DPLUS is a gateway addon daemon that provides a number of functions see: http://opendstar.org/tools/readme.txt
When you take a digital radio platform like D-Star, this is where integrating Asterisk could be very powerful. Since the call sign is part of every packet, this could be assigned to a direct inward dialing number (DID) or extension.
Using the AMBE-2020 chips in a PCI card or USB dongle will allow the conversion of the DSTAR Digital Voice to/from alaw or ulaw 8k digital voice and the chip decodes/encodes DTMF ... this combined with the datastream (containing callsigns) should enable making DSTAR radios extensions on a Asterisk PBX (or even assign a DID to them) -- total 2-way ROIP/VOIP integration that can route to/through the PSTN. (Example: dial 1-800-4KB9MWR and get a call you can pick up on your DSTAR radio and vice-versa.) Pretty powerful for EMCOMM and personal use. All enabled by open source.
Until we have the OpenDSTAR gateway software replacement (with source), the DPLUS to SIP solution could be made to work.
However this dongle to SIP approach (at least for now) is a non-RF application. What would be even more ideal is if the various D-Star radios had a digital interface port/jack. I'd love it if I could buy a D-Star radio, that has an digital interface of sorts. Something along the lines of D-Star non-proprietary interface. Perhaps a mini-USB interface that perhaps transcodes to a more open standard codec like G711 using SIP and RTP protocols (standardized protocols) so one can connect the radios together into wide area networks. It would be great to see an a D-Star radio that supports something like this on the market possibly before the P25 interface idea ever makes it to the market.
Interconnection with Asterisk, not for linking in other repeaters, but for a variety of applications that can then be added using callsign routing married to the SIP protocol.
The open source project25 interface is a good idea. Unfortunately the problem they're facing is that most of the manufacturers don't bother following the ISSI spec, nor does the ISSI spec call out hardware interface details. So basically the "plugs" on the back of say, a Quantar... don't match the "plugs" on the back of a MASTR III.
"The Project 25 Inter RF Subsystem Interface (P25 ISSI) is a
non-proprietary interface that enables RF subsystems (RFSSs) built by different
manufacturers to be connected together into wide area networks."
ARRL: It Seems to Us: Interoperability October 1, 2007 We should encourage D-Star manufactures to come up with a similar style non-proprietary interface for D-Star.
I'd love to be able to have a D-Star radio in my
shack also interconnected to various Asterisk powered applications in my house.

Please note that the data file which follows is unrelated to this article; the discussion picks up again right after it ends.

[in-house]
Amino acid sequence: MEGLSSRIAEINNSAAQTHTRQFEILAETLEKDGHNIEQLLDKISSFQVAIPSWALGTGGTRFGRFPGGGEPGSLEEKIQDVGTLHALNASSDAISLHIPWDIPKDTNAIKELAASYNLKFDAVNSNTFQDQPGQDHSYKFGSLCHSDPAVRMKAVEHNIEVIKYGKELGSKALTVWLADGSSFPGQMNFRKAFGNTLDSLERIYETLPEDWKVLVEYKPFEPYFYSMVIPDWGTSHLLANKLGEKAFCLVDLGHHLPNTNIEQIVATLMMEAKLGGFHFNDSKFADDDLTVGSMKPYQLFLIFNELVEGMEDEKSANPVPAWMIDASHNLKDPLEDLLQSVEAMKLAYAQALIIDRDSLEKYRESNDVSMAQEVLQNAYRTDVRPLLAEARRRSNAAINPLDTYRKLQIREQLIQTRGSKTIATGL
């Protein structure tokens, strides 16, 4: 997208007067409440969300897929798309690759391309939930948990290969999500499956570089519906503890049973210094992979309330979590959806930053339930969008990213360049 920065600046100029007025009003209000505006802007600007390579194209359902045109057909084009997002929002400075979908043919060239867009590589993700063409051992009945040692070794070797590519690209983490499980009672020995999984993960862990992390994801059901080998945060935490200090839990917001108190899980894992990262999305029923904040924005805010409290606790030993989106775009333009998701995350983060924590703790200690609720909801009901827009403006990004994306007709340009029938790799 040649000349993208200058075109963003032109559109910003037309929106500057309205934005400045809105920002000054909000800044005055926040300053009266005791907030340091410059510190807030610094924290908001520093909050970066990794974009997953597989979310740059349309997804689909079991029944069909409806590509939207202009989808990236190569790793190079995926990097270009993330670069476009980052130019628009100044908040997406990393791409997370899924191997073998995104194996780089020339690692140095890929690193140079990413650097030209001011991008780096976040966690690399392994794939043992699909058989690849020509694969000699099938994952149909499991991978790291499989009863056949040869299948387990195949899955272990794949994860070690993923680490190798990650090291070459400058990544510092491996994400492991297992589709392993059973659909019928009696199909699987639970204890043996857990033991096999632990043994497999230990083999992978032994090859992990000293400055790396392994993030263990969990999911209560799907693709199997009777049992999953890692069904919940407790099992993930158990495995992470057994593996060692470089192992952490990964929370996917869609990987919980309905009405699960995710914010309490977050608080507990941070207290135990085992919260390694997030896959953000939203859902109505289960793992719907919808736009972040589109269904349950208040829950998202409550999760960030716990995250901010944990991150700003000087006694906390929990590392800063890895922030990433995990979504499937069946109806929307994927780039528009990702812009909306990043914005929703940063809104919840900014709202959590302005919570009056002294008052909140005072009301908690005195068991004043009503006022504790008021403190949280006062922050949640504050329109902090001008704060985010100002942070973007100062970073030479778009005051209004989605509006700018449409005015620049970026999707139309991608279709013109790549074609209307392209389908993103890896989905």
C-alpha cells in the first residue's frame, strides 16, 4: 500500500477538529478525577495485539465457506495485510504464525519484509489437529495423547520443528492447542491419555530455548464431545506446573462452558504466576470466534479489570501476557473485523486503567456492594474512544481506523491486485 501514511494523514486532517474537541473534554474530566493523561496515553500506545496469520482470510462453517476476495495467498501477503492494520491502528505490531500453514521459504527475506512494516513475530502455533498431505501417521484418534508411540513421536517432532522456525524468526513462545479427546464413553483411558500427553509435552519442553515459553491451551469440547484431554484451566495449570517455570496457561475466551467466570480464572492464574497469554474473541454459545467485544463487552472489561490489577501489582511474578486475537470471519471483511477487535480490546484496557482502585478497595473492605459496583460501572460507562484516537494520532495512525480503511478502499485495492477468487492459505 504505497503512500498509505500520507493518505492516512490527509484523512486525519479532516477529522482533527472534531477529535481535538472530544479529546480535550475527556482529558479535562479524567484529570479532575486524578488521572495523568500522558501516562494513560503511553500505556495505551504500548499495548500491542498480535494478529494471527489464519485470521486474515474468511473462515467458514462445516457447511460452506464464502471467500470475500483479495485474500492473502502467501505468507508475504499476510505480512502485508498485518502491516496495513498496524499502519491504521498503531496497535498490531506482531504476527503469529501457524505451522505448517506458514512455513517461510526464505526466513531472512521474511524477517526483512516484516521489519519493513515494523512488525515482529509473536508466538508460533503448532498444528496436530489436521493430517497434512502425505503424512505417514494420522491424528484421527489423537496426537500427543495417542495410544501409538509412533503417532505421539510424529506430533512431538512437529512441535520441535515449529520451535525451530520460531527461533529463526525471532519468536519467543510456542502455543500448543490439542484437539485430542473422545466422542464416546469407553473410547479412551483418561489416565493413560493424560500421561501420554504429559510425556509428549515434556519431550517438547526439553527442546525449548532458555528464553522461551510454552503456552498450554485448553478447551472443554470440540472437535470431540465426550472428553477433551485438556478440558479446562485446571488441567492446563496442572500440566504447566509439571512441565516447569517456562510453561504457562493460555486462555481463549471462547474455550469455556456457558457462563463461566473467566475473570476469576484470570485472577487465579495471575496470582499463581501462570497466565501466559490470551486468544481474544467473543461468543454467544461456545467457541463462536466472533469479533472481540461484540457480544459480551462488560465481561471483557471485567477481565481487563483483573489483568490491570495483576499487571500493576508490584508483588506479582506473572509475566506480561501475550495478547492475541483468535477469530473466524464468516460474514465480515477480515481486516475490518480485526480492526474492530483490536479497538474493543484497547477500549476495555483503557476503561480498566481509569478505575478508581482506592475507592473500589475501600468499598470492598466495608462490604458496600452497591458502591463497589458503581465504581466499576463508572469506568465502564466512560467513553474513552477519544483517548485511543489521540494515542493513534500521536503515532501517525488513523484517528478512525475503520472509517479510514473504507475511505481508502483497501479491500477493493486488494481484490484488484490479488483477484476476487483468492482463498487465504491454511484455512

Where if I wasn't around to take a directed D-Star call, it could be configured
as a DID to my system and use a ring group / follow me list to let the radio
caller ring my home phone or leave a voice mail. Unfortunately at this
time there are no known interfaces to the Icom D-STAR radios that allow access
to the on-air data stream.
http://groups.yahoo.com/group/gmsk_dv_node D-STAR GMSK Node Adapter - This group is dedicated to discussion regarding the construction of 7M3TJZ/AD6GZ's D-STAR GMSK Node Adapter. More information can be found on Satoshi's web site: http://d-star.dyndns.org/ His adapter which will turn an analog radio into a D-Star radio (Satoshi is a member of the D-STAR standardization committee)
Satoshi has two different constructions projects available. The one that is
the main focus of this group - the node adapter - is basically a GMSK smart
modem tailored to D-STAR. The other, which has not been discussed on this group,
is a full blown adapter to turn an analog radio in to a D-STAR radio and does
include provisions to encode/decode AMBE.
The node adapter has two modes - simplex and repeater. In simplex mode, node adapter only serves to decode/encode the GMSK modulation used by D-STAR radios and turn it into a bit stream that can be fed into a computer. In repeater mode, the node adapter serves as a bit regenerative repeater. However, while in repeater mode, the node adapter does not have the capability to pass any data in/out of the computer. So, in repeater mode, the node adapter can not be linked to any D-STAR gateways/reflectors.
In simplex mode, the node adapter can be used with D-STAR Hot Spot to provide a simplex RF point of presence to the D-STAR network. In my case, I live just slightly out of range of my local D-STAR repeater to be able to work it with my HT in my house. Setting up a node adapter with D-STAR Hot Spot, allows me to basically extend the RF range of my local repeater (on a different simplex frequency). I can also connect directly connect to other D-STAR repeaters/reflectors and QSO's there as well.
The node adapter/Hot Spot combination has NO PROVISIONS TO CONVERT D-STAR DIGITAL VOICE TO ANALOG VOICE. That is not it's purpose, and it will never do so. This hardware software combination operates in 100% digital mode.
I am planning to work on a future version of D-STAR Hot Spot that will have a repeater mode. This new version will use Jakub Hruska's GMSK sound card decoder in receive mode and Satoshi's node adapter in transmit mode to operate as a D-STAR repeater with connectivity (via DPlus) to the D-STAR network. As long as there's enough free CPU cycles to process the DV stream, this should be simple extension of D-STAR Hot Spot.